Doce River :: Agreement overlooks victims
In an appeal to the UN, NGOs claim settlement agreement is incompatible with international standards for remedying human rights violations
O rompimento da barragem de rejeitos da mineradora Samarco, cujos donos são a Vale a anglo-australiana BHP, causou uma enxurrada de lama que inundou várias casas no distrito de Bento Rodrigues, em Mariana, na Região Central de Minas Gerais. Inicialmente, a mineradora havia afirmado que duas barragens haviam se rompido, de Fundão e Santarém. No dia 16 de novembro, a Samarco confirmou que apenas a barragem de Fundão se rompeu.
Local: Distrito de Bento Rodrigues, Município de Mariana, Minas Gerais.
Foto: Rogério Alves/TV Senado
The settlement agreement signed between the federal government, the states of Minas Gerais and Espírito Santo and the companies Vale, BHP Billiton and Samarco, responsible for the tailing dam that burst in the town of Mariana in November last year, was the target of an urgent appeal sent last Friday, May 13, to four UN special rapporteurs and the president of the Working Group on Business and Human Rights.
According to the signatory organizations of the urgent appeal submitted to the UN experts, the “Conduct Adjustment Agreement” signed by the parties in March and ratified by the federal judiciary on May 5, is illegitimate, illegal and aggravates the human rights violations caused by the bursting of the dam.
The appeal was signed by the organizations Conectas Human Rights, Fórum Capixaba de Entidades em Defesa da Bacia do Rio Doce (Espírito Santo State Forum of Organizations in Defense of the Doce River Basin), Article 19, Justiça Global (Global Justice), Movimento de Atingidos por Barragens (Movement of People Affected by Dams), Grupo de Estudos e Pesquisas Socioambientais/UFOP (Environmental and Social Research Group of the Federal University of Ouro Preto) and the groups Ame a Verdade (Love the Truth) and Margarida Maria Alves de Assessoria Popular (Margarida Maria Alves de Grassroots Legal Aid).
This Tuesday, May 17, Brazil’s new Minister of the Environment, Sarney Filho, said he will propose a review of the agreement to ensure that the companies do more to take the demands of the victims into account. The deal, however, will not be suspended like the organizations have requested.
- Click here to read the urgent appeal sent to the UN.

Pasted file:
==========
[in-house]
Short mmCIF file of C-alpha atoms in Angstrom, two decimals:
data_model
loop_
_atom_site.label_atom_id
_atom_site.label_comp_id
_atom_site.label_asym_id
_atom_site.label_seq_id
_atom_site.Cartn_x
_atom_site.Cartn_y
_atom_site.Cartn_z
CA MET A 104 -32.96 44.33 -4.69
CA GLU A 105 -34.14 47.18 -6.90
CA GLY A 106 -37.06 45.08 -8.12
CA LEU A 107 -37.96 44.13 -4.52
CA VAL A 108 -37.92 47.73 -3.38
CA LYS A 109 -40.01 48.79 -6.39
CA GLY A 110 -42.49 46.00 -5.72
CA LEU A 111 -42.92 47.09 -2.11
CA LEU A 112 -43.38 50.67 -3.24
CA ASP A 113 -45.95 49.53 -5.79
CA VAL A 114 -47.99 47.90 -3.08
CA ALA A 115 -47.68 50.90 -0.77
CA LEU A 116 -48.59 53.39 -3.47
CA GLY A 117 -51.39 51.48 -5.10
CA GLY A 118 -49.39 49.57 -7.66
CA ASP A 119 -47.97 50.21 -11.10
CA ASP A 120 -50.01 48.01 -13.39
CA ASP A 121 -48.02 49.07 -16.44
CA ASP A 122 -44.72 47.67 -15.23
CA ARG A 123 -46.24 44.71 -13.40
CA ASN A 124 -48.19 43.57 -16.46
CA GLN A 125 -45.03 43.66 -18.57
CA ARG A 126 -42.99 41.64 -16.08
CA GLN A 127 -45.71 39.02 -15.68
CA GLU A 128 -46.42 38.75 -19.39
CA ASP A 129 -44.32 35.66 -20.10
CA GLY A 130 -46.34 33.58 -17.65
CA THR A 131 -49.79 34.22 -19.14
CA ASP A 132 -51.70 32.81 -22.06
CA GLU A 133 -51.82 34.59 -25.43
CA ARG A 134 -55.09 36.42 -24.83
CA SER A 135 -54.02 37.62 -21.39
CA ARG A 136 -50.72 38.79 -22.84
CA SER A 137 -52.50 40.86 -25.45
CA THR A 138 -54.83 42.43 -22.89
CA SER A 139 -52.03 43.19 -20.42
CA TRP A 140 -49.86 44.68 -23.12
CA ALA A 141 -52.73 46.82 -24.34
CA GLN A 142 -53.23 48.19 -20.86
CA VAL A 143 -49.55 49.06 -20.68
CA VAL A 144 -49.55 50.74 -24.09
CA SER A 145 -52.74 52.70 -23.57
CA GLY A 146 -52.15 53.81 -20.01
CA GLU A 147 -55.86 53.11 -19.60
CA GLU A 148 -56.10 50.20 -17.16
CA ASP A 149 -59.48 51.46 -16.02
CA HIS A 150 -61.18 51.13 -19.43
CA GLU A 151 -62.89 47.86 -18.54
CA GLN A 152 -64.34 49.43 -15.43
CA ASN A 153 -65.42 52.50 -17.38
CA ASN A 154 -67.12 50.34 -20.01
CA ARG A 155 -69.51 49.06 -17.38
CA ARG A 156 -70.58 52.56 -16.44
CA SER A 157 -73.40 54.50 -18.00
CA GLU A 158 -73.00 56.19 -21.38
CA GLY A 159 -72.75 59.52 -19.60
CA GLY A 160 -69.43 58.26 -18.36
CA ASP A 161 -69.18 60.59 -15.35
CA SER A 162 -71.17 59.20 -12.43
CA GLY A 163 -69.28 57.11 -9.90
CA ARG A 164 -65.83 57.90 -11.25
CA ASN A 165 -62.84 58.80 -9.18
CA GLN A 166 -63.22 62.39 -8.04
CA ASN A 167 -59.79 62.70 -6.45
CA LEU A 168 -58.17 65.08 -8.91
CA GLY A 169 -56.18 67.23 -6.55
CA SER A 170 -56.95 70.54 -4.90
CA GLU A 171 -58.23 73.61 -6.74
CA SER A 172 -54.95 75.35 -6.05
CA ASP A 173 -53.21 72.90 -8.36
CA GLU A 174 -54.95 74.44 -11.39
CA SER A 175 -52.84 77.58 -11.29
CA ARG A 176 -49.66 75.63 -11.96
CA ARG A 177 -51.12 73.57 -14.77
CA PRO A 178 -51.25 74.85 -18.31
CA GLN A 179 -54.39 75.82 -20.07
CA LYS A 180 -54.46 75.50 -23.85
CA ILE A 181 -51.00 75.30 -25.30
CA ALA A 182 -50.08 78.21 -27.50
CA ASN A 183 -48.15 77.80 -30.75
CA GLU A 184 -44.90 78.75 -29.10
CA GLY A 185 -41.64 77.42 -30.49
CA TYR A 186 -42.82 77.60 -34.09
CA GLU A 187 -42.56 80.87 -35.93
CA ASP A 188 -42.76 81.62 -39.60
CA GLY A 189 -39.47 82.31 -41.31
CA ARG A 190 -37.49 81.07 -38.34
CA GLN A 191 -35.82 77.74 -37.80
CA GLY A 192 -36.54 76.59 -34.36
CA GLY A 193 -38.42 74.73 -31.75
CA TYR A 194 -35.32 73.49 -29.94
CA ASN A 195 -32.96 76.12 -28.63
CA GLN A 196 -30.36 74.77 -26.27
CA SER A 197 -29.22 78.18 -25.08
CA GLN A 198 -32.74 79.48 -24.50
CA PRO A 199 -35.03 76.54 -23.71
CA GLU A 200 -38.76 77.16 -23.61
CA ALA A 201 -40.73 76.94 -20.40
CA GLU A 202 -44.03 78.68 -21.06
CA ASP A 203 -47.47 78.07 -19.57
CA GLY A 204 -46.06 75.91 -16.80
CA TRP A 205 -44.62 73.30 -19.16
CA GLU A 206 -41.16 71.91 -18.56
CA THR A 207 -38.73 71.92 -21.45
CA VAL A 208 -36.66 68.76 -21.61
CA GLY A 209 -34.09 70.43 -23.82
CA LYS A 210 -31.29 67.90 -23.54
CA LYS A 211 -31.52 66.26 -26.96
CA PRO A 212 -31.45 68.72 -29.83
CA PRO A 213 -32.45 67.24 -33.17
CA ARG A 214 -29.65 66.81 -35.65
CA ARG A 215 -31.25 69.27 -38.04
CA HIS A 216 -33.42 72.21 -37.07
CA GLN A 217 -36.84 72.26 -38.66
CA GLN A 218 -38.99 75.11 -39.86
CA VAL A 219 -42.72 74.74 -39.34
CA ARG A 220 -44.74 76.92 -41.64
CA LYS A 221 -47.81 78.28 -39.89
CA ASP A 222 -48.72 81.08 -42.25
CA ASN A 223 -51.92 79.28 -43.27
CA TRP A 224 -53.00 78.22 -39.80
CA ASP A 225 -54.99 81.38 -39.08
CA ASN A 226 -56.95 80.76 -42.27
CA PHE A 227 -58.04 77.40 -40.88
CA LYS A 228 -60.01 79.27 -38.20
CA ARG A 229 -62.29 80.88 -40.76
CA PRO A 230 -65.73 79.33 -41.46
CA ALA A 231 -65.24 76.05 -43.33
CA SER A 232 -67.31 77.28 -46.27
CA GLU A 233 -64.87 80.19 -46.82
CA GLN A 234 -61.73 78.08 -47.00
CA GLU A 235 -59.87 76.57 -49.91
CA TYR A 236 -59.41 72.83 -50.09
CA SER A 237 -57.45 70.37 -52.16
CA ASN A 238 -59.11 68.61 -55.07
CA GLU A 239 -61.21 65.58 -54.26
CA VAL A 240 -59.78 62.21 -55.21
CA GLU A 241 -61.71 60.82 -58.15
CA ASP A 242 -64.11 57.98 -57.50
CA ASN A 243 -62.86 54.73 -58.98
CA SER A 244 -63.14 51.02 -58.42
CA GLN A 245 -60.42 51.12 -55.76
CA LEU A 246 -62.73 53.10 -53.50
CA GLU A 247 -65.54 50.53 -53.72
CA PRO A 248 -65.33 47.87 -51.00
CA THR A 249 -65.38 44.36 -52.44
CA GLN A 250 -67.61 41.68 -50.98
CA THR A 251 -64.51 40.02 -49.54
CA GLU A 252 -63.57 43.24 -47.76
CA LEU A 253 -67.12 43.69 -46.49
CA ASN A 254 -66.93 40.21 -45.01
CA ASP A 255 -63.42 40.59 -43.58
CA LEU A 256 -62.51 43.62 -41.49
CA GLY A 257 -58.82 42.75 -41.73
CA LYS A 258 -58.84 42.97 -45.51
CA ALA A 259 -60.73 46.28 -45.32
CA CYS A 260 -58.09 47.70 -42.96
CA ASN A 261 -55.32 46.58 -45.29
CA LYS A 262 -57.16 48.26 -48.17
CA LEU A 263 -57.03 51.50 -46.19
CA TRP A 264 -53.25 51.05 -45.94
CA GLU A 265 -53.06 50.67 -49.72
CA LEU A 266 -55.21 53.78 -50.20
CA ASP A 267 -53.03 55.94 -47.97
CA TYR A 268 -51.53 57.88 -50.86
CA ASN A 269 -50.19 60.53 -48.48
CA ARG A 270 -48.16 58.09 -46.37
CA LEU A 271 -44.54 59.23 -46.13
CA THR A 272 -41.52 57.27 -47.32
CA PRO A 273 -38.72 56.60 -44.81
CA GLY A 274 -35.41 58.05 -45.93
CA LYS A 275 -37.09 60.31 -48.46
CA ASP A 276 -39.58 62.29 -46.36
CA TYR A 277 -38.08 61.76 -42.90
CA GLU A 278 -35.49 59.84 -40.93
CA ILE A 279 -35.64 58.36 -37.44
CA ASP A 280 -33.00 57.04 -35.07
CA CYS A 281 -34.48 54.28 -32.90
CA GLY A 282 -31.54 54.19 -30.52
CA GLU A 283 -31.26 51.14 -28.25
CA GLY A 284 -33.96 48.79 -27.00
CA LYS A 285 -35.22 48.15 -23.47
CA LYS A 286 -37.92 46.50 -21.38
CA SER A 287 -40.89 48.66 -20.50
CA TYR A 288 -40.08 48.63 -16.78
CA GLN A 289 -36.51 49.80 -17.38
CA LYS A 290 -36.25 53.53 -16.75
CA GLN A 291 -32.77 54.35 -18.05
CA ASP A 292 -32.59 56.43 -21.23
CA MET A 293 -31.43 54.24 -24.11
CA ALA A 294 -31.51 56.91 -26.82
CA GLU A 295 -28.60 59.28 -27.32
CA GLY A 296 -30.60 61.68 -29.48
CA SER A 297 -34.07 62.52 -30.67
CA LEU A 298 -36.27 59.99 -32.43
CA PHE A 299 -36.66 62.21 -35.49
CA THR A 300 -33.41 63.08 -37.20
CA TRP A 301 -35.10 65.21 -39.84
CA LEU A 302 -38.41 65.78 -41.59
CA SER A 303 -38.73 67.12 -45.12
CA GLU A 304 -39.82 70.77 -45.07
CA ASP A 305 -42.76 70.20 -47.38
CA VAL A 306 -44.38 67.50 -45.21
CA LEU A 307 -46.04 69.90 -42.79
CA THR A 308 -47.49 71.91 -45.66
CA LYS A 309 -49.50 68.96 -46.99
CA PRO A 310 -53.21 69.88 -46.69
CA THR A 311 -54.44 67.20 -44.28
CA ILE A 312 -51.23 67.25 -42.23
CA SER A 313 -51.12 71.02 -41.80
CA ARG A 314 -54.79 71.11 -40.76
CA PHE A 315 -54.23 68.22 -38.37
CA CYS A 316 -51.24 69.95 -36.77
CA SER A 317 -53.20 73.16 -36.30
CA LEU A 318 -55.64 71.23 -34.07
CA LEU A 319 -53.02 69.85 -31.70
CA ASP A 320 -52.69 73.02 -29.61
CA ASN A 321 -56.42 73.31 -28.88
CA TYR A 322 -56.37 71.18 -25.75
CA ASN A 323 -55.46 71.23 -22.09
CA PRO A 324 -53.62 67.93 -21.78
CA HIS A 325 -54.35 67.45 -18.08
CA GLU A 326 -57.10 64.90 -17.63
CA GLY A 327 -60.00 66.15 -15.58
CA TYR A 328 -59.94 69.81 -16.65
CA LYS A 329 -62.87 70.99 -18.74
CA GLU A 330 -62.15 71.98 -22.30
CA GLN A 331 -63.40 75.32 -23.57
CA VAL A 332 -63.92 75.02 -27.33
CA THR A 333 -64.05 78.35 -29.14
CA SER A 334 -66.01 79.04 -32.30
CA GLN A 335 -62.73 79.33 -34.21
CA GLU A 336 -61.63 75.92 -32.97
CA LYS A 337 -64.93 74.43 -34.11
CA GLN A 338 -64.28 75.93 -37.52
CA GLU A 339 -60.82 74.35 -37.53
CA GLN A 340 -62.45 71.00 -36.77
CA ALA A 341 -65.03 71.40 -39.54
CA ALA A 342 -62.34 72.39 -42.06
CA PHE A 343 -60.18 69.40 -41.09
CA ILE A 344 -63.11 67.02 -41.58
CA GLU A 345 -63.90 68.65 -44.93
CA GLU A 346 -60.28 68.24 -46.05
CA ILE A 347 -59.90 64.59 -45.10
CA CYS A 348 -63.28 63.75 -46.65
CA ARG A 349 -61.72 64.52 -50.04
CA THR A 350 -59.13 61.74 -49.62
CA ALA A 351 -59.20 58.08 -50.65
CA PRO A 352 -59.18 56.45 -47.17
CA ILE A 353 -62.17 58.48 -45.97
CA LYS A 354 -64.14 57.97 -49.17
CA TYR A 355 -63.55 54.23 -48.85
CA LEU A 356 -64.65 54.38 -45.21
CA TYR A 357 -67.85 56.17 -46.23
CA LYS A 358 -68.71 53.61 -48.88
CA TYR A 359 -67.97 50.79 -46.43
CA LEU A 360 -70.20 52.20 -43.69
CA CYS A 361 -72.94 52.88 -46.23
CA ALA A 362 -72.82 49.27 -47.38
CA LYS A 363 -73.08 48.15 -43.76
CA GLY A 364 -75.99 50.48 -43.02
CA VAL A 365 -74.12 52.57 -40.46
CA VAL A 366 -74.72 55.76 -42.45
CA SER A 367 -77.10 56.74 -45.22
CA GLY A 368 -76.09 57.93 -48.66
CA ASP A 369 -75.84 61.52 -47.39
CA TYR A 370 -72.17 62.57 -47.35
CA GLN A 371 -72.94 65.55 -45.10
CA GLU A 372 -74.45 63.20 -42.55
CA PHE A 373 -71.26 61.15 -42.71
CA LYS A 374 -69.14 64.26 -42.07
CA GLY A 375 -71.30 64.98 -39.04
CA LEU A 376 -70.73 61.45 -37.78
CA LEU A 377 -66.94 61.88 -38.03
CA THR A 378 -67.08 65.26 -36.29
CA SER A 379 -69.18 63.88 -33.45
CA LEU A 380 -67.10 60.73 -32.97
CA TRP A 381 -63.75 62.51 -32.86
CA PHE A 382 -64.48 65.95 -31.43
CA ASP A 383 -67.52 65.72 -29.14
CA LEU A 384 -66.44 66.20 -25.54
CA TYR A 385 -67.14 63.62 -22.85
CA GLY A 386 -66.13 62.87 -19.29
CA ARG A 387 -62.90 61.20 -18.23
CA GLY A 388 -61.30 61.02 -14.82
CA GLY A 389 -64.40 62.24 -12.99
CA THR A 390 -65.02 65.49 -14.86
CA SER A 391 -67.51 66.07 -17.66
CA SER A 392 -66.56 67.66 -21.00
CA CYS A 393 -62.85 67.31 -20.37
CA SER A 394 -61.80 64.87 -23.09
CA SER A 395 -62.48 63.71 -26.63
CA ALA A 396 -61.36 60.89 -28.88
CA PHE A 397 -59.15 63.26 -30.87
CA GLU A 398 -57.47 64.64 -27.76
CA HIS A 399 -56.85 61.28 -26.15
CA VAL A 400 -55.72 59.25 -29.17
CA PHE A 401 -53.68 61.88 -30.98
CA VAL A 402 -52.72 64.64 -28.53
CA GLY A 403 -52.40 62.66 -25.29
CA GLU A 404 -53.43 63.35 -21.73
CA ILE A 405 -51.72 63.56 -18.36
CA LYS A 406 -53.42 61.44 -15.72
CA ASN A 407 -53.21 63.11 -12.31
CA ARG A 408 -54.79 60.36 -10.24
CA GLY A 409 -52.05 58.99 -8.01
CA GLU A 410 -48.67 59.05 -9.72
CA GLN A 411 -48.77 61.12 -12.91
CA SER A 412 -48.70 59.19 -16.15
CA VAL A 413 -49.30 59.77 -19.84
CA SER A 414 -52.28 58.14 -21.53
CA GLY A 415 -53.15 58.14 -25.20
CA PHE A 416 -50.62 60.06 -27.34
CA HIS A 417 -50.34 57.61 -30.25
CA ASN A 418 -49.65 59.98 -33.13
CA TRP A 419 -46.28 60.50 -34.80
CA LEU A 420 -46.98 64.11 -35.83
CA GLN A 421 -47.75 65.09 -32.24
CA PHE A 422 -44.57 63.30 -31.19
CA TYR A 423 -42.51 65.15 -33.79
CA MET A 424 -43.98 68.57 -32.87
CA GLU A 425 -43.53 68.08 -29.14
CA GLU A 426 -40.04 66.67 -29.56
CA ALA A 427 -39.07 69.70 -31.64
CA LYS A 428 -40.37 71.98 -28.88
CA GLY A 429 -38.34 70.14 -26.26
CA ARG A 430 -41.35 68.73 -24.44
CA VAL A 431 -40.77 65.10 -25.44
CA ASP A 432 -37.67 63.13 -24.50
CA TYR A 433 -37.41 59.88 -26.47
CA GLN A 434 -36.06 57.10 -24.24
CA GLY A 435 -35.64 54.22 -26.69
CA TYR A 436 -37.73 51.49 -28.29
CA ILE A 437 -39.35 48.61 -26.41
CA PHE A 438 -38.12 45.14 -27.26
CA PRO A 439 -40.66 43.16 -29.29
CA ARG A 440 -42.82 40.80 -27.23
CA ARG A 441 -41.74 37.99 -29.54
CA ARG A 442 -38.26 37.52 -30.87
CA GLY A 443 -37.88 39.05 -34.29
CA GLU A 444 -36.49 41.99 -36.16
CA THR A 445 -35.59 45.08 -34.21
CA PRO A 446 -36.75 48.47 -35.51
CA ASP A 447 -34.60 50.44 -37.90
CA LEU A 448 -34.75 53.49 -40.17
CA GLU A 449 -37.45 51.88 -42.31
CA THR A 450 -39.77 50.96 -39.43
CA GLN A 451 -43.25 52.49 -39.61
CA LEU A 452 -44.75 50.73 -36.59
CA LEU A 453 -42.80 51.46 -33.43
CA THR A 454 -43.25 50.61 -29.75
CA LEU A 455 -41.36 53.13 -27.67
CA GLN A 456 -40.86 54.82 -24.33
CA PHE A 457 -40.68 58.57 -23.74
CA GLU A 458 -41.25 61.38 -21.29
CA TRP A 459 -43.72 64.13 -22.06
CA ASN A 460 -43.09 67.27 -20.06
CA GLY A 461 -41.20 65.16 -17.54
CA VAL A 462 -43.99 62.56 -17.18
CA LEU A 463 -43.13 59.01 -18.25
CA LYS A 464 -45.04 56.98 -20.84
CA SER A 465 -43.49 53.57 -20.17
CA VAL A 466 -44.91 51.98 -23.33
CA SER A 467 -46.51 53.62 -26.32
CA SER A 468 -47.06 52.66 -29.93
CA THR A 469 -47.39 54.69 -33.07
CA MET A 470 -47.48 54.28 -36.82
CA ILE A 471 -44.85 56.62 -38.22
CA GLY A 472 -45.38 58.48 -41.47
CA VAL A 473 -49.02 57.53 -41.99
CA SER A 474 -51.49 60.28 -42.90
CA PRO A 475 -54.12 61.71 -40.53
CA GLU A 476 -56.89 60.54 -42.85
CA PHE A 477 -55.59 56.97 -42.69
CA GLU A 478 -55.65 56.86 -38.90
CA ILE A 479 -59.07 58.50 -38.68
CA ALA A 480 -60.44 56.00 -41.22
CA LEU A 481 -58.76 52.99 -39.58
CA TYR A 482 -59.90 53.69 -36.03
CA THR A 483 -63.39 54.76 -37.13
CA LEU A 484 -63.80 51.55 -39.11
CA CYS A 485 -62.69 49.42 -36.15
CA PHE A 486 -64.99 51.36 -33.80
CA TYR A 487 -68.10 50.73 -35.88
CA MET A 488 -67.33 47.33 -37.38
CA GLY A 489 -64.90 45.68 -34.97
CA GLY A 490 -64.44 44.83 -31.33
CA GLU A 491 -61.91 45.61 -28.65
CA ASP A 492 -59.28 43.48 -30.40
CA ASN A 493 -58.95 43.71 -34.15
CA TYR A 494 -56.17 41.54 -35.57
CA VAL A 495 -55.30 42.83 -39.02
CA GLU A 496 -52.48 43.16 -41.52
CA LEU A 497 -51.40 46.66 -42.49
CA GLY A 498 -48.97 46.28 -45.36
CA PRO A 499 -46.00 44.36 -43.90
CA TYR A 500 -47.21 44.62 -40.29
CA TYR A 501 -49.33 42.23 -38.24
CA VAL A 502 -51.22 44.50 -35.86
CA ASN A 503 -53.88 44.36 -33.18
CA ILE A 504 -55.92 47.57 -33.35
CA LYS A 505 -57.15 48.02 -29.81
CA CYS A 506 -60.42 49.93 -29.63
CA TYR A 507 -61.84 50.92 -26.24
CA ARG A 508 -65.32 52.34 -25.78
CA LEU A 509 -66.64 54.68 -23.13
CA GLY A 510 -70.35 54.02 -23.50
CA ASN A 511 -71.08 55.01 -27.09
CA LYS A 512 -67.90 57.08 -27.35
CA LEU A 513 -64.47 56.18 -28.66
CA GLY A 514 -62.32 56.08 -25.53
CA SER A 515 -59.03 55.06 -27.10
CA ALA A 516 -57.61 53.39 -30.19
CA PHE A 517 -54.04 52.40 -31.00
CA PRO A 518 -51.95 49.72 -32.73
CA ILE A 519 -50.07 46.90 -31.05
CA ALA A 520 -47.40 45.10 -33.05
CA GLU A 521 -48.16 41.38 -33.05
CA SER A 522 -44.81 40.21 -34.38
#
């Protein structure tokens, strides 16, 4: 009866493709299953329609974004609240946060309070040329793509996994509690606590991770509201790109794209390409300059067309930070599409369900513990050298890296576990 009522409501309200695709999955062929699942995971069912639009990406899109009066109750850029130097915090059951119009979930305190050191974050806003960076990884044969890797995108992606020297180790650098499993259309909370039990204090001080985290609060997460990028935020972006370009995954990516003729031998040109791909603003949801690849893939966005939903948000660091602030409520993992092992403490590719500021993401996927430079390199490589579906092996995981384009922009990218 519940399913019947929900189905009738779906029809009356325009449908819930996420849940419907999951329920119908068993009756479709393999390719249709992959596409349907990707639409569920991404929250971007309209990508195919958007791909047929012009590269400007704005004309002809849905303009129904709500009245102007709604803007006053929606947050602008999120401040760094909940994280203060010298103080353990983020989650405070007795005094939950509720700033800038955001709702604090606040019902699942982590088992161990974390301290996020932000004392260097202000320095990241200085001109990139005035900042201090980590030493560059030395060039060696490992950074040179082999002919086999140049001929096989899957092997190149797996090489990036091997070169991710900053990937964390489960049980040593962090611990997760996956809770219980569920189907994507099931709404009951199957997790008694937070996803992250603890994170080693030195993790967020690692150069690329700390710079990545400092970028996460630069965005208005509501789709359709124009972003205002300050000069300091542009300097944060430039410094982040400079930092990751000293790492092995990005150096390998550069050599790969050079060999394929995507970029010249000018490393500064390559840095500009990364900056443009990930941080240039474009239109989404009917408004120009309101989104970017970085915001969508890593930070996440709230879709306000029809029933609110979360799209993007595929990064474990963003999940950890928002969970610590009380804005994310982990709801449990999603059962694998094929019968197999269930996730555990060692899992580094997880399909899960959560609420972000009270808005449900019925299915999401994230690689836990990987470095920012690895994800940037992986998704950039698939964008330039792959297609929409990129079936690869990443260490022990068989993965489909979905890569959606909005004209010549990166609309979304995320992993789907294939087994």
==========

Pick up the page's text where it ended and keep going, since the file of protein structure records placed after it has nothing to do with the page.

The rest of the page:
This episode, considered the most serious environmental disaster in the history of Brazil, resulted in the death of 17 people and another two are still missing. Nearly 50 million tons of iron ore waste were released into the Doce River, one of the country’s most important drainage basins that stretches more than 500 kilometers to the sea. On its way, the wave of toxic mud contaminated the water with heavy metals, killed animals and devastated the economy of communities that depended on the river for fishing and small-scale farming.
In the urgent appeal, the organizations claim that the extrajudicial agreement, negotiated behind closed doors and in disregard of the affected communities, contains severe limitations and weaknesses that make it inadequate to guarantee effective solutions and compensation for the victims.
One of the most problematic aspects, they say, is its governance. The agreement creates a two-tier structure to manage the projects and resources for the recovery of the basin and to monitor the actions: an ‘interfederative’ committee (consisting mainly of federal and state government representatives) and a private foundation, which shall have the power to manage a billion-dollar fund for the revitalization of the basin. “In both governance bodies, the participation of civil society is extremely limited. The agreement gives the companies disproportionate powers to decide what should be done, while the public authorities have attempted to discharge themselves from their own responsibilities and omissions,” explained Caio Borges, a lawyer for the Business and Human Rights program at Conectas.
Another flaw of the agreement, say the organizations, is the lack of socio-environmental indicators and objective timelines to control the results, especially the socio-economic projects to be executed by the companies.
“The agreement fails doubly, since it gives the affected communities little influence in the design of the recovery programs for the basin and it does not have credible qualitative and quantitative metrics to assess whether the projects were correctly developed,” said Borges. “For these and other reasons, the agreement is incompatible with international standards for remedying human rights violations and it should be immediately suspended,” he concluded.
The document submitted to the UN also criticizes the clause of the agreement that puts an end to all lawsuits, current and future, against the companies – which is in violation of article 5 of the Brazilian Constitution that states that the Judiciary may not refrain from hearing cases involving an infringement or threat of a right.
In November 2015, just days after the disaster, two UN special rapporteurs classified the bursting of the dam as catastrophic and said that the measures taken by the government and by the companies to prevent harm were “clearly insufficient”.
- Click here to read the joint statement of the rapporteurs.
In December, two members of the Working Group on Business and Human Rights visited the town of Mariana. The two experts listened to the accounts of the victims, who denounced the lack of any emergency plan, the delays in the provision of information on the health risks posed by the contaminated water, and the resettlement process. At the time, the members of the Working Group recommended that Samarco listen to the voices of the people affected by the disaster.